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Members of the Bruco contrade
parade through their
neighbourhood. One of the
contrade that participate in the
Palio di Siena.
One of the pedestrian streets of
Siena. The banners for the
B
ruco contrade are out for the
August 4th running of the Palio
di Siena.
Piazza Tolomei and the Church
of St. Christopher. The column
of the Sienese wolf dates from
1610. One legend has Siena
founded by Senius son of Remus.
A short ramp down into the
Piazza del Campo.
The Town Hall and Bell Tower
in the Piazza
del Campo.
Buildings lining the Piazza del
Campo At one time there were
towers but city statutes requiring
unified roof lines changed that.
The courtyard of the Palazzo
Pubblico. The town hall was
begun in 1297.
.
Banners of the Contrade
hanging from the Town Hall
.
There are 17 contrade but only
10 are allowed to participate in
the Palio each year.
The Palazzo Pubblico and the
bell tower or Torre del Mangia.
The tower was built between
1325 and 1344 and at 289 feet
was designed to be higher than
the one in rival Florence.
The climb up the Torre del
Mangia. The name means Tower
of the Eater Ithe first guardian of
the tower enjoyed his food).
Looking south down Via
Porrione. Siena is a small town
in the middle of rural Tuscany.
Looking down at the Piazza del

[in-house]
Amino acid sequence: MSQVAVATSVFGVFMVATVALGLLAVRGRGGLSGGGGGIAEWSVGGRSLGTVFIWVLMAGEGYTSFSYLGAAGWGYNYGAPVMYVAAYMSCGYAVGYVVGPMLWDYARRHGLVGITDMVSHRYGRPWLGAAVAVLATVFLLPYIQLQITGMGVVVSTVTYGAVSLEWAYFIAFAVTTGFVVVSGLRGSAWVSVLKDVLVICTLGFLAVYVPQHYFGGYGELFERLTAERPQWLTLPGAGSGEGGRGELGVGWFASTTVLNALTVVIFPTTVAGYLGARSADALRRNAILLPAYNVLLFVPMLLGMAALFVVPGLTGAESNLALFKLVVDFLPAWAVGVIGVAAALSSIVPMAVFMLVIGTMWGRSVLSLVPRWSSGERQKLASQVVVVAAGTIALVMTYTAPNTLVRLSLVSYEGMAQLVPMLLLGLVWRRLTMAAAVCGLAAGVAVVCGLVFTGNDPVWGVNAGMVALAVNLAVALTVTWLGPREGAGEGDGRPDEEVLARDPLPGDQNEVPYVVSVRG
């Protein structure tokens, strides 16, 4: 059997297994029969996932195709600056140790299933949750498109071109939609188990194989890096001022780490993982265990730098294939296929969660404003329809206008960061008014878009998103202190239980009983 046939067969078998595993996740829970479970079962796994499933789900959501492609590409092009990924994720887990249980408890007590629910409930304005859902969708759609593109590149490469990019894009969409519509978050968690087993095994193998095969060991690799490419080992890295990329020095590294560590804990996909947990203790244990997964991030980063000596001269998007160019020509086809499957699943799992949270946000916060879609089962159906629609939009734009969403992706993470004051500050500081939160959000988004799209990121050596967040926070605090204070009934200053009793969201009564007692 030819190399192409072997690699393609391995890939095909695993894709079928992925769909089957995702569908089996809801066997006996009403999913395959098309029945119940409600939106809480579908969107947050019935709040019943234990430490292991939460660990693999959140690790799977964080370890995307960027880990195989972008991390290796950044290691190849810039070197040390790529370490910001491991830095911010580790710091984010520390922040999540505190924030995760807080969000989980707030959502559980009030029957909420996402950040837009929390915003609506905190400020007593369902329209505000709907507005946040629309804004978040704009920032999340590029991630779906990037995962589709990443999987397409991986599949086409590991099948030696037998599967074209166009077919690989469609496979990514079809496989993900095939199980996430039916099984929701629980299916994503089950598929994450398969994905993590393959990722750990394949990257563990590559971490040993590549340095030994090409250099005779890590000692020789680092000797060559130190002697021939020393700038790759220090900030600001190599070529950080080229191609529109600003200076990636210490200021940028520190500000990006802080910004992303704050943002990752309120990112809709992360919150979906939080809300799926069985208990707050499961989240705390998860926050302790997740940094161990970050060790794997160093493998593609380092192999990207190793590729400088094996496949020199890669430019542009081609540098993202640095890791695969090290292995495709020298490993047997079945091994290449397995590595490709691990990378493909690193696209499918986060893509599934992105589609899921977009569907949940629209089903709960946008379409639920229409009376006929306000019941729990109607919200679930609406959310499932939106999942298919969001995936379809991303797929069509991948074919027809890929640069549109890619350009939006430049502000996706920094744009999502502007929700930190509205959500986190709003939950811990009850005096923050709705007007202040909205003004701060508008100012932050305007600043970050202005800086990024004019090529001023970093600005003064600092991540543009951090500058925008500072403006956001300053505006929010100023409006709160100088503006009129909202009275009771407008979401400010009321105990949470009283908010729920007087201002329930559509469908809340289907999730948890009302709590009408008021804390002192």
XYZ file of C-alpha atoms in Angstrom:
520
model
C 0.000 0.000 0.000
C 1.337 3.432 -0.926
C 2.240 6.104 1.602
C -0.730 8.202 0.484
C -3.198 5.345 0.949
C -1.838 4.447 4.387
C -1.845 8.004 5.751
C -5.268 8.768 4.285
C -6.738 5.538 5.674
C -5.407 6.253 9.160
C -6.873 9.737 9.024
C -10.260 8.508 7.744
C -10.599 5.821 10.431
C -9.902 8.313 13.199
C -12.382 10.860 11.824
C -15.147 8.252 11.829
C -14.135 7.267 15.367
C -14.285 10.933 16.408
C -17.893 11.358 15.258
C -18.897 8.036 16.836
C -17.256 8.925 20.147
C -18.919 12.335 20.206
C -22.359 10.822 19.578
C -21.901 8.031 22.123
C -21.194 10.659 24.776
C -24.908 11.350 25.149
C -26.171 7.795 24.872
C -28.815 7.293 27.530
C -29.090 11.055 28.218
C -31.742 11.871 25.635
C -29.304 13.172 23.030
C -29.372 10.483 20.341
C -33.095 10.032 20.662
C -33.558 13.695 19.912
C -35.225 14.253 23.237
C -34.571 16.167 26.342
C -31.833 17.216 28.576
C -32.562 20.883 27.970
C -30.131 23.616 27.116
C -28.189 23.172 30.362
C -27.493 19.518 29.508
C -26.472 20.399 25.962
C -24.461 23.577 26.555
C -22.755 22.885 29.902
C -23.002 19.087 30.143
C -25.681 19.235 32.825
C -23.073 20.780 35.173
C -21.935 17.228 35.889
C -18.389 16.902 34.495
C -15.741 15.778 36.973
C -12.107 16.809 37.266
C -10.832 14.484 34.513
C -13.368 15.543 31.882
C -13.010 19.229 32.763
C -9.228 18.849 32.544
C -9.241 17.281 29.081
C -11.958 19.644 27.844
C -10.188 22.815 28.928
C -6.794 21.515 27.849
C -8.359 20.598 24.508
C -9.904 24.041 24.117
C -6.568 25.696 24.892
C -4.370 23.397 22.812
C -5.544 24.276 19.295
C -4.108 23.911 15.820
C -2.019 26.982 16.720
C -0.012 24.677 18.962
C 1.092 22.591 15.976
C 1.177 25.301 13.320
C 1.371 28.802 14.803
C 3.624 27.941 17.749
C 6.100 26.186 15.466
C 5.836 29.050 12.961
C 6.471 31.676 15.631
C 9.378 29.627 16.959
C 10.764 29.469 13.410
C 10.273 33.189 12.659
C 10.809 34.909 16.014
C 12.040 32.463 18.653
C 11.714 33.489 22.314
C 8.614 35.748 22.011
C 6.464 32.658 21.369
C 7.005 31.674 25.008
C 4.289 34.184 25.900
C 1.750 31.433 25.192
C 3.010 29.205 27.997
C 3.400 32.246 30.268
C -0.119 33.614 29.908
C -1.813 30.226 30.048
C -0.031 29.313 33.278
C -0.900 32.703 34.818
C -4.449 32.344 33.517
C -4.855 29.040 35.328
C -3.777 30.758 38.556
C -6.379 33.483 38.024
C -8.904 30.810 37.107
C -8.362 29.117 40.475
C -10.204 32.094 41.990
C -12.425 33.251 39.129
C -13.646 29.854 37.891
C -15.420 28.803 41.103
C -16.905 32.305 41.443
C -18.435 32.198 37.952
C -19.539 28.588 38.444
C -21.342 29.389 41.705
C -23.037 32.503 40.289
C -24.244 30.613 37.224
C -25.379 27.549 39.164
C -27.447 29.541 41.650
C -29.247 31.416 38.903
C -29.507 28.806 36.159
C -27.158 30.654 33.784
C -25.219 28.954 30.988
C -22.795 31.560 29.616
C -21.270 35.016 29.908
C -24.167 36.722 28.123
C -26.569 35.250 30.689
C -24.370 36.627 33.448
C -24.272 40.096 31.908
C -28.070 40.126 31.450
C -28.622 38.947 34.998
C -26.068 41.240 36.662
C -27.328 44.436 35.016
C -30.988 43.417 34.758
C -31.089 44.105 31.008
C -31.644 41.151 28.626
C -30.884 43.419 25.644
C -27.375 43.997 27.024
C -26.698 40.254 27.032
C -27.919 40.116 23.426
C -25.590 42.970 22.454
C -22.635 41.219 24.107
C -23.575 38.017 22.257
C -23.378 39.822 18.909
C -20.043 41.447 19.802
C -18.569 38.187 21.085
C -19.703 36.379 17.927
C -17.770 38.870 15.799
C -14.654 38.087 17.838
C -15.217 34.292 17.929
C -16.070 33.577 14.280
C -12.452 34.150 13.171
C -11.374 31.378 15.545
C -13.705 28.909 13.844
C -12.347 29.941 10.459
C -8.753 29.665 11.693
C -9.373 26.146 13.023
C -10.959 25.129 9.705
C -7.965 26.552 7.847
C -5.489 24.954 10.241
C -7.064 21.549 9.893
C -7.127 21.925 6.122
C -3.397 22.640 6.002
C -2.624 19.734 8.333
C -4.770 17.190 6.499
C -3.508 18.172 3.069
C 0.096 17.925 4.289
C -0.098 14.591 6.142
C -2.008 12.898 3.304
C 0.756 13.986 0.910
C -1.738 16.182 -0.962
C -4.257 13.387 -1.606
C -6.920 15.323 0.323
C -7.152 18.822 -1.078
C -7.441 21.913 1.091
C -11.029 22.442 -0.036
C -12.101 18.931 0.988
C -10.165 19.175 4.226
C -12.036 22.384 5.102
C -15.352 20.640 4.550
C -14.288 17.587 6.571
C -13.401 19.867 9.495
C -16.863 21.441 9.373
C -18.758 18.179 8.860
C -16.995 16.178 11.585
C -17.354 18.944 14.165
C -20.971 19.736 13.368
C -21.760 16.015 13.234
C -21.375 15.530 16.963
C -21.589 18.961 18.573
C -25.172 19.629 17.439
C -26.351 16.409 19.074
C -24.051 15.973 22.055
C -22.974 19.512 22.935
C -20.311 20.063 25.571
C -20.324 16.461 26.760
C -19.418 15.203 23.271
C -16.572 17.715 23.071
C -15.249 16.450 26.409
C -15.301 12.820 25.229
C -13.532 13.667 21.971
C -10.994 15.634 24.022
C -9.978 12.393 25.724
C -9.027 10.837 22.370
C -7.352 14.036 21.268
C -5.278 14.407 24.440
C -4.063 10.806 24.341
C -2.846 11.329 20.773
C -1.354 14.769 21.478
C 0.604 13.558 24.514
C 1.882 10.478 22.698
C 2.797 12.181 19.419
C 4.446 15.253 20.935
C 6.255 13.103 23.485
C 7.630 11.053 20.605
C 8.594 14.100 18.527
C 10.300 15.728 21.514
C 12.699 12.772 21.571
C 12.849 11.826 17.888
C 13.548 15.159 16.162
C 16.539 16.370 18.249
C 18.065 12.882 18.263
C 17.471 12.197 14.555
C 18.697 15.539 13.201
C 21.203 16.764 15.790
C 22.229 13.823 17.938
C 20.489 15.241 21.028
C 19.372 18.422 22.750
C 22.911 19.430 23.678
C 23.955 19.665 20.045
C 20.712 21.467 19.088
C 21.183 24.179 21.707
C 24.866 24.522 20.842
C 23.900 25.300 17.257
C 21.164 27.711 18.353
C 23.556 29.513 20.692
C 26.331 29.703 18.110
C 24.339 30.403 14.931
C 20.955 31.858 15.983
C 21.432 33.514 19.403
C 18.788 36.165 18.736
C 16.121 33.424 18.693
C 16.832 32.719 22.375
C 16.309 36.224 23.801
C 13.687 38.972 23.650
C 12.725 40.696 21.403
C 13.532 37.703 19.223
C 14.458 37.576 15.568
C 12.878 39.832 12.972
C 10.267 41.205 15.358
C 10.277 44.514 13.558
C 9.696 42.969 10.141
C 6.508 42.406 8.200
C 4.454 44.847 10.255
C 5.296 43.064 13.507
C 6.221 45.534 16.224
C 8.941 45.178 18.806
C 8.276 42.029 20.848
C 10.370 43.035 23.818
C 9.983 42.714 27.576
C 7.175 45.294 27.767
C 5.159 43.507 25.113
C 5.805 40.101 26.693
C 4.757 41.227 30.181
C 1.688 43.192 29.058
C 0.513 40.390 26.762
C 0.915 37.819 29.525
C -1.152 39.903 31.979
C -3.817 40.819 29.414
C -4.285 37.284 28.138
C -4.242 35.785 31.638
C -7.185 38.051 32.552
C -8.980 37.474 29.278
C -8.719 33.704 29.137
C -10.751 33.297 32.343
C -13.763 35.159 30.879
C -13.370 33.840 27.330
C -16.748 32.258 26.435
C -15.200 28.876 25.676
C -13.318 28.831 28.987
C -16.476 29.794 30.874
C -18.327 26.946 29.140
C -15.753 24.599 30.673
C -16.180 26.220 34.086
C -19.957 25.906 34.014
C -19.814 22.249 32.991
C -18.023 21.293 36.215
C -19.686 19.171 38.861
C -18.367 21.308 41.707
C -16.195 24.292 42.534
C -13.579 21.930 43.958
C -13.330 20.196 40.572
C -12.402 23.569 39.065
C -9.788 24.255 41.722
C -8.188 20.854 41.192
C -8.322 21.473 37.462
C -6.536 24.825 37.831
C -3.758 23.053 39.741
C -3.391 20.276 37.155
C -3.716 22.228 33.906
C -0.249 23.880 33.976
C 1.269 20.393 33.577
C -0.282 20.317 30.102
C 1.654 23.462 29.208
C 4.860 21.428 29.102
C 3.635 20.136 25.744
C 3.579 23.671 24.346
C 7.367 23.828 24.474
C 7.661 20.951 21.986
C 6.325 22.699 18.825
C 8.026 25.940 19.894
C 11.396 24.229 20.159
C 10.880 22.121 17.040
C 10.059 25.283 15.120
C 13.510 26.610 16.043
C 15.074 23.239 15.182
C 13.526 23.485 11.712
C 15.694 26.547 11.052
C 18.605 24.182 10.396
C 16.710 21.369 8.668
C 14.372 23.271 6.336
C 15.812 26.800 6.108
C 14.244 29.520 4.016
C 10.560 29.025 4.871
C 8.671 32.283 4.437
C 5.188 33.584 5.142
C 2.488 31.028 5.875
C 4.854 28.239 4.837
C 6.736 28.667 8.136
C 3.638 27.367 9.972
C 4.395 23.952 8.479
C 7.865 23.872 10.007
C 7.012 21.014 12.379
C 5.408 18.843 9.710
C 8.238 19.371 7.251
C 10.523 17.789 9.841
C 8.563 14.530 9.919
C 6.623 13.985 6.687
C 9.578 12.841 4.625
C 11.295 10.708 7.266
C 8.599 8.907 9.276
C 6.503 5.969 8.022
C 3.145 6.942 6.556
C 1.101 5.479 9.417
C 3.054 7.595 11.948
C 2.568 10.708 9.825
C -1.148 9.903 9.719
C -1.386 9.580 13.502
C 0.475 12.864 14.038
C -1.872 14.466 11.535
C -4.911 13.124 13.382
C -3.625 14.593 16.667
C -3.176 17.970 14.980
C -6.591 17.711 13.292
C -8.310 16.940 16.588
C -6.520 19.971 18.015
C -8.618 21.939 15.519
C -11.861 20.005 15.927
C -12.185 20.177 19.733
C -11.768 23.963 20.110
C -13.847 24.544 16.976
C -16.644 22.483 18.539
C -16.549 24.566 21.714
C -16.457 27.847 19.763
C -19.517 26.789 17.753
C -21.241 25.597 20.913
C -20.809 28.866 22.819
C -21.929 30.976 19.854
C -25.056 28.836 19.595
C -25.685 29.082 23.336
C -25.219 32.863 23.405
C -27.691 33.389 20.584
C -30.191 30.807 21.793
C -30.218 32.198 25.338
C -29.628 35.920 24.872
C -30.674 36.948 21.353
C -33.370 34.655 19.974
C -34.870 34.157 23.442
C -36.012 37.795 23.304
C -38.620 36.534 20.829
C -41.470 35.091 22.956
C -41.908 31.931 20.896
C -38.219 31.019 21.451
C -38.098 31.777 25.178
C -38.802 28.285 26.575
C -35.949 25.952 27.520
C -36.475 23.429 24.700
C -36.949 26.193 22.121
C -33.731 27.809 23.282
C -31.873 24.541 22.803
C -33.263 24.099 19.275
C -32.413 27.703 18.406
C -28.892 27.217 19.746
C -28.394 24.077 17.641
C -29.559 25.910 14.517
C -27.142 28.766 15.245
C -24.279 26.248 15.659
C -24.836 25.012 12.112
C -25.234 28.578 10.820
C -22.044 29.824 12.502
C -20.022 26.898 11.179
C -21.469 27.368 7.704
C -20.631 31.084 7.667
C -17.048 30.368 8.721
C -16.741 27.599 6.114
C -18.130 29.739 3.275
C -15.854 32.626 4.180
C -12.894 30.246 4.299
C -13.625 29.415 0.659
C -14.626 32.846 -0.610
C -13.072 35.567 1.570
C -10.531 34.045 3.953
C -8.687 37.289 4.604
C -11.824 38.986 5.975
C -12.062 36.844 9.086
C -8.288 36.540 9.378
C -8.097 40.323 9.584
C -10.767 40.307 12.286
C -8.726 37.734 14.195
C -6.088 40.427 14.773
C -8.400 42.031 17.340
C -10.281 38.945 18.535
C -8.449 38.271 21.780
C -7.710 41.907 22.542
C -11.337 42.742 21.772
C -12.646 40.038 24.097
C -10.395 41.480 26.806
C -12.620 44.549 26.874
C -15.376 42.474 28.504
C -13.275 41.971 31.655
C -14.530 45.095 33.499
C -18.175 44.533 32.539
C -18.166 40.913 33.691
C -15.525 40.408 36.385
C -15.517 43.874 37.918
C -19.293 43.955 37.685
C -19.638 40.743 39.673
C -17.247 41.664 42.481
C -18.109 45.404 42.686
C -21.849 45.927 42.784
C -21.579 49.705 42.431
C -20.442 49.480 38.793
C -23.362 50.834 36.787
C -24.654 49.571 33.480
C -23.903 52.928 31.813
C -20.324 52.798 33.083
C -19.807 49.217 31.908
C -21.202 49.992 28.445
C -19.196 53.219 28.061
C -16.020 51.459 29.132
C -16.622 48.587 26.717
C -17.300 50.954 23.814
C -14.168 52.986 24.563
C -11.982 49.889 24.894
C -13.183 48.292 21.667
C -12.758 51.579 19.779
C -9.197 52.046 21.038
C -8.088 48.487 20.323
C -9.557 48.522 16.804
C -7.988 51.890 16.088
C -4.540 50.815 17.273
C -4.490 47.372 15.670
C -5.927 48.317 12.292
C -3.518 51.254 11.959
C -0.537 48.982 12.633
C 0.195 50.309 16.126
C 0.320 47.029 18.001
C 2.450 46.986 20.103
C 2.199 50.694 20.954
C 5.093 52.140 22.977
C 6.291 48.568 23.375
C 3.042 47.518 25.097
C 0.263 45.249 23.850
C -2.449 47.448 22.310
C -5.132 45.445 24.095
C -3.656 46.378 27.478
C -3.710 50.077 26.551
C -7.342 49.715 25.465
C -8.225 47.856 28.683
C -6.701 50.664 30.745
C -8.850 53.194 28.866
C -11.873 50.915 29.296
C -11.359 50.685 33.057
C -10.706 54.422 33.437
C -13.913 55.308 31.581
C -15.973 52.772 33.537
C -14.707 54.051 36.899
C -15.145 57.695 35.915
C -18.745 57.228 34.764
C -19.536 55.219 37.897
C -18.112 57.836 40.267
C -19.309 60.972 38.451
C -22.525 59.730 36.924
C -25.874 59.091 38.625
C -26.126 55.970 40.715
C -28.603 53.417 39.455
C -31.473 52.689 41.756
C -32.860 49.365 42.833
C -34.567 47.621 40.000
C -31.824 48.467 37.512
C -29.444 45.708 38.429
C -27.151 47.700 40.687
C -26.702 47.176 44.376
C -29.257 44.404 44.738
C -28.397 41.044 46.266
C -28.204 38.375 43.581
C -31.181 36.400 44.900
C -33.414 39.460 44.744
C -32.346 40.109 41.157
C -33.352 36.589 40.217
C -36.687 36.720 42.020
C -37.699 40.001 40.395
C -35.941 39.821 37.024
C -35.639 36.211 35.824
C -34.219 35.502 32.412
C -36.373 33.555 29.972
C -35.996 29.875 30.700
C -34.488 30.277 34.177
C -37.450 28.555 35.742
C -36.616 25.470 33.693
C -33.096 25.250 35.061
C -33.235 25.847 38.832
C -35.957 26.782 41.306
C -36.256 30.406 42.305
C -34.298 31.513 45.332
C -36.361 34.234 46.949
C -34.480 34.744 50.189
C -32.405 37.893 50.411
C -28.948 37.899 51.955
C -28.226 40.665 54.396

Campo. It began as an open air
market in the vale between three
villages.
Looking North East toward the
remains of the town walls.
The Cathedral, a largely Gothic structure begun in 1196. The structure
nearest the camera is a new nave begun in 1339 and abandoned due to
the plague. The plan was for the current nave to become a transept.


On the right is a closer view.
The church of Santa Maria di
Provenzano
Built 1595-1604 it
shows up dramatically from the
tower
.
Time to take the stairwell down
the tower
.
The Fonte Gaia (Joy) in the
square. Built in  1419 at the end
of water conduits bringing water
to the Piazza del Campo.
Another small piazza with a
column and a she-wolf,
Romulus and Remus atop it.
The Cathedral of Siena. The
exterior is black and white
marble. These are the colours of
Siena's Coat of Arms.
The ticket office to the
Cathedral and Museum has
faded fresco's on the walls.
The partially completed New
Cathedral attached to the main
cathedral.  It was abandoned
after an outbreak of the plague.
The striking black and white
marble interior of the Cathedral.
The nave of the Cathedral of
Siena.
The hexagonal dome of the
Cathedral.
The altar and a stained glass
window.
The cathedral floor has some
amazing mosaics in marble
.
This one is
Slaughter of the
Innocents
(1481).
The entire floor of the Cathedral
is covered in marble mosaics
depicting scenes from the Old
Testament. They are covered
most of the year.
The pulpit (1265) made of
Carrara marble and sculpted by
Nicola Pisano.
The Piccolomini Library
attached to the cathedral. It
houses the collection of Pope
Pius II (1458-1464).
He was born
and raised in Siena.
The ceiling of the Piccolomini
Library is painted with purely
decorative patterns.
The Piccolomini showing the
paintings on the walls show
scenes from Enea Silvio
Piccolomini's life (Pius II). The
statue of the Three Graces is a
copy of a Greek original.
Near the Cathedral is The
Baptistry of St. John (1316).
The hexagonal base of the
baptismal font
has bronze
panels
sculpted by five of the
main sculptors of the time
including Donatello.
The west facade of the
Cathedral of Siena. It has three
portals with the central one
capped by a bronze sun.
A covered walkway
crosses over a pedestrian
street in Siena.